True Crime is Not Rotting Our Brains

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True crime is not bad for you!

But I would say that, as I’m a true crime author! In fact, I wrote a whole post on it. The idea that true crime is rotting our brains is from a guest post by Emma Berquist over at Gawker.

Emma is an American novelist, now residing in New Zealand, who was the unfortunate victim of a violent stabbing many years earlier. If anyone has something to say about true crime in the modern world then it would be Emma. Right?

The post was a direct response to the immense social media and web-sleuthing interest in the case of Gabby Petito and her murderer, boyfriend Brian Laundrie.

Emma’s ‘breaking point’ came when Newsweek ran a non-story of an old video of Brian Laundrie reading a science fiction book, where some reaching web sleuths had claimed it to be disturbing.

I can’t for the life of me imagine how reading a book that has been published by one of the big six can in anyway be considered disturbing. But apparently a web sleuth can, and apparently, Newsweek decided to employ a journalist to write about it as clickbait to earn them more money on ads.

That Emma, an intelligent and successful author, reached ‘breaking point’ on a non-story put out as clickbait is unfortunate, more so when we consider the people she ended up attacking in the post.

As a result of the Newsweek article, and the belief that web sleuths were going above their pay grade, she decided it was time to admit that true crime was rotting our brains.

True crime and the female audience

More women listen to true crime podcasts than men, which is a fact that, I’ll be honest, surprised me. The readers of my books, as far as I know, based on analytical data, is split between 50% men and 50% women. Podcasts are different.

The general podcast listenership is geared towards males who according to a 2017 study make up 56% of all podcast listeners. As for true crime podcasts, a 2018 report suggested that 76% of true crime podcast audience is female.

I’ll get into the why’s in another post but the general consensus is that females consume true crime because of self-preservation. Women fear crime more than men, so consuming true crime is logical as it can help them look out for signs and be less likely to be a victim.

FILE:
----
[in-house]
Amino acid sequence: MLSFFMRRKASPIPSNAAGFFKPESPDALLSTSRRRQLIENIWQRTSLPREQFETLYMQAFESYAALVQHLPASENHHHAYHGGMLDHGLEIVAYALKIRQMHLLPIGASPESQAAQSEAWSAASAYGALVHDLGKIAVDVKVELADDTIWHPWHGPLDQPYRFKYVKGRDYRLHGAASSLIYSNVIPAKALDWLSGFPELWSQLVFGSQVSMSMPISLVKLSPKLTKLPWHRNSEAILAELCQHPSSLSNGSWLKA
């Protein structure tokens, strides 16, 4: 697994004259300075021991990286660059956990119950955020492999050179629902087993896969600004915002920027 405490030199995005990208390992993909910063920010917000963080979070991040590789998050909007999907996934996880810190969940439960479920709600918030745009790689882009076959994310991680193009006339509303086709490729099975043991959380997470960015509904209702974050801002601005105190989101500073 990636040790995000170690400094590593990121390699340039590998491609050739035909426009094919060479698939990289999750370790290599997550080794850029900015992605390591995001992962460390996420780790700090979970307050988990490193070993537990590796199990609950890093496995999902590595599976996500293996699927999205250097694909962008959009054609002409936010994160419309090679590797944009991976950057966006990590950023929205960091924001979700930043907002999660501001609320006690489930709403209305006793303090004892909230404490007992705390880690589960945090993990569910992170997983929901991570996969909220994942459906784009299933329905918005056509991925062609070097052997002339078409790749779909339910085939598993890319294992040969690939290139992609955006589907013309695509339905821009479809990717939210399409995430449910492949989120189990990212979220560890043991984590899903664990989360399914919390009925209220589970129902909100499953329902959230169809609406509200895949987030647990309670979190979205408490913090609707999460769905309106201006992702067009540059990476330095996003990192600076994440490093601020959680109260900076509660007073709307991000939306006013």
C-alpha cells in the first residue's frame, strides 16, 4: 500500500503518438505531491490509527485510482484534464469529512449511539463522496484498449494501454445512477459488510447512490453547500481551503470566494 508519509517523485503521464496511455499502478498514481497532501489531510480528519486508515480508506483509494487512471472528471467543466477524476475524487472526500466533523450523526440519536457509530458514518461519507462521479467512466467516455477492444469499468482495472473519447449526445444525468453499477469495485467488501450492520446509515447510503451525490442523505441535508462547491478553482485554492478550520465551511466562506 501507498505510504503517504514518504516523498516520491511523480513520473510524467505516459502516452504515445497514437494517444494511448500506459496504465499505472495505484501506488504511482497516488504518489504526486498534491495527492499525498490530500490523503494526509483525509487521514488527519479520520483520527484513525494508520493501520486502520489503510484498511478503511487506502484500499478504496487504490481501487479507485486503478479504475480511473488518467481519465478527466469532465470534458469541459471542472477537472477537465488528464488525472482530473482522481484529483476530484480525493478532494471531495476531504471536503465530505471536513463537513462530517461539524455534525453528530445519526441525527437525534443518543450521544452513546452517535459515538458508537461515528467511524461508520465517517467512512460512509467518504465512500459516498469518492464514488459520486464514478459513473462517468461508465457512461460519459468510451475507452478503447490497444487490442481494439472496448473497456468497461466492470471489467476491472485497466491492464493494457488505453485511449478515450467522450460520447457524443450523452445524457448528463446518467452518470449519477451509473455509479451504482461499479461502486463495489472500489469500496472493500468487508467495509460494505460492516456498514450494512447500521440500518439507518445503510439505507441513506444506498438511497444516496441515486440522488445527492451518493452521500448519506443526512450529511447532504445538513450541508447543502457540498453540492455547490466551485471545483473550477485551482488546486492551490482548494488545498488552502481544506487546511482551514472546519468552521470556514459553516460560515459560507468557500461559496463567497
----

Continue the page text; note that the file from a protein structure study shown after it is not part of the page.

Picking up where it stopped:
This is where Emma seemingly took offence to the notion of women consuming true crime in that it was making women paranoid, edgy, and reporting on things that would have otherwise seemed banal.

“It’s victim blaming dressed up in empowerment; no one questions someone killed in a car accident, but if a woman is murdered her story becomes a precaution.”

Emma Berquist

An accidental death is different than a purposeful death carried out by one human being with the intention of killing another. It’s right that it becomes a precautionary tale, and in doing so, if one woman – or man – gets themselves out of a similar situation, then it’s a tale worth telling.

True crime has been with us since the 17th Century

It’s a given that we, as a species, unless we have personal interests in a death, are more drawn to stories of murder and human darkness, than accidents we believe we ourselves may have avoided.

It is in this belief of avoidance where true crime has forged a path, especially with women. And not forged recently, true crime has been with us since the 17th Century, in the form of media and newspapers.

There is no difference between a newspaper reporting on a crime story, a writer publishing a true crime book or blog post, or a podcast dedicated to solved and unsolved crimes. The only differences are in the format, style, and length.

Here’s the thing – the media will report on murders and most crime in the form of clickbait headlines and monikers that seek to attract readers rather than educate them. You didn’t think the Vampire of Sacramento called himself that, did you?